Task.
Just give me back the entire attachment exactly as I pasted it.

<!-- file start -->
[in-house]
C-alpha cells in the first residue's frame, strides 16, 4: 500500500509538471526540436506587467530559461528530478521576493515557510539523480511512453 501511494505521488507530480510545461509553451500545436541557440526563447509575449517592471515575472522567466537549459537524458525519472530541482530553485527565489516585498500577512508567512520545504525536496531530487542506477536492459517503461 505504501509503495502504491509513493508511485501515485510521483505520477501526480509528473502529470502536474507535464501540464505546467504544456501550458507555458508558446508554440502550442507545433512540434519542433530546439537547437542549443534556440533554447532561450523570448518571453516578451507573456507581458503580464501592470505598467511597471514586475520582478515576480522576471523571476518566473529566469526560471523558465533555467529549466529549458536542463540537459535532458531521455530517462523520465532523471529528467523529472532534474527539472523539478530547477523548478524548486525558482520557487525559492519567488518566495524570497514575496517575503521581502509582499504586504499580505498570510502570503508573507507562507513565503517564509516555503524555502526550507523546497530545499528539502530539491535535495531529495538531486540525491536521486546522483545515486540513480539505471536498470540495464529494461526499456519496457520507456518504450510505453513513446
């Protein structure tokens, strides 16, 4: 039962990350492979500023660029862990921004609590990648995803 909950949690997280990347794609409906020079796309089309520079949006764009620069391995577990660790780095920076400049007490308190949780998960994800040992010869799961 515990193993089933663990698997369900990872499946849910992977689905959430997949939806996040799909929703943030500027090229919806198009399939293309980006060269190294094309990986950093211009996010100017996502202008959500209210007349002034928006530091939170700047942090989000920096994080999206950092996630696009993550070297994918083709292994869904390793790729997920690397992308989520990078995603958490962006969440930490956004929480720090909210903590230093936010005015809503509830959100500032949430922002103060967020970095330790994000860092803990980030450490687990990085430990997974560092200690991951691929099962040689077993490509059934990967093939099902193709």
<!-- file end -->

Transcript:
[in-house]
C-alpha cells in the first residue's frame, strides 16, 4: 500500500509538471526540436506587467530559461528530478521576493515557510539523480511512453 501511494505521488507530480510545461509553451500545436541557440526563447509575449517592471515575472522567466537549459537524458525519472530541482530553485527565489516585498500577512508567512520545504525536496531530487542506477536492459517503461 505504501509503495502504491509513493508511485501515485510521483505520477501526480509528473502529470502536474507535464501540464505546467504544456501550458507555458508558446508554440502550442507545433512540434519542433530546439537547437542549443534556440533554447532561450523570448518571453516578451507573456507581458503580464501592470505598467511597471514586475520582478515576480522576471523571476518566473529566469526560471523558465533555467529549466529549458536542463540537459535532458531521455530517462523520465532523471529528467523529472532534474527539472523539478530547477523548478524548486525558482520557487525559492519567488518566495524570497514575496517575503521581502509582499504586504499580505498570510502570503508573507507562507513565503517564509516555503524555502526550507523546497530545499528539502530539491535535495531529495538531486540525491536521486546522483545515486540513480539505471536498470540495464529494461526499456519496457520507456518504450510505453513513446
């Protein structure tokens, strides 16, 4: 039962990350492979500023660029862990921004609590990648995803 909950949690997280990347794609409906020079796309089309520079949006764009620069391995577990660790780095920076400049007490308190949780998960994800040992010869799961 515990193993089933663990698997369900990872499946849910992977689905959430997949939806996040799909929703943030500027090229919806198009399939293309980006060269190294094309990986950093211009996010100017996502202008959500209210007349002034928006530091939170700047942090989000920096994080999206950092996630696009993550070297994918083709292994869904390793790729997920690397992308989520990078995603958490962006969440930490956004929480720090909210903590230093936010005015809503509830959100500032949430922002103060967020970095330790994000860092803990980030450490687990990085430990997974560092200690991951691929099962040689077993490509059934990967093939099902193709």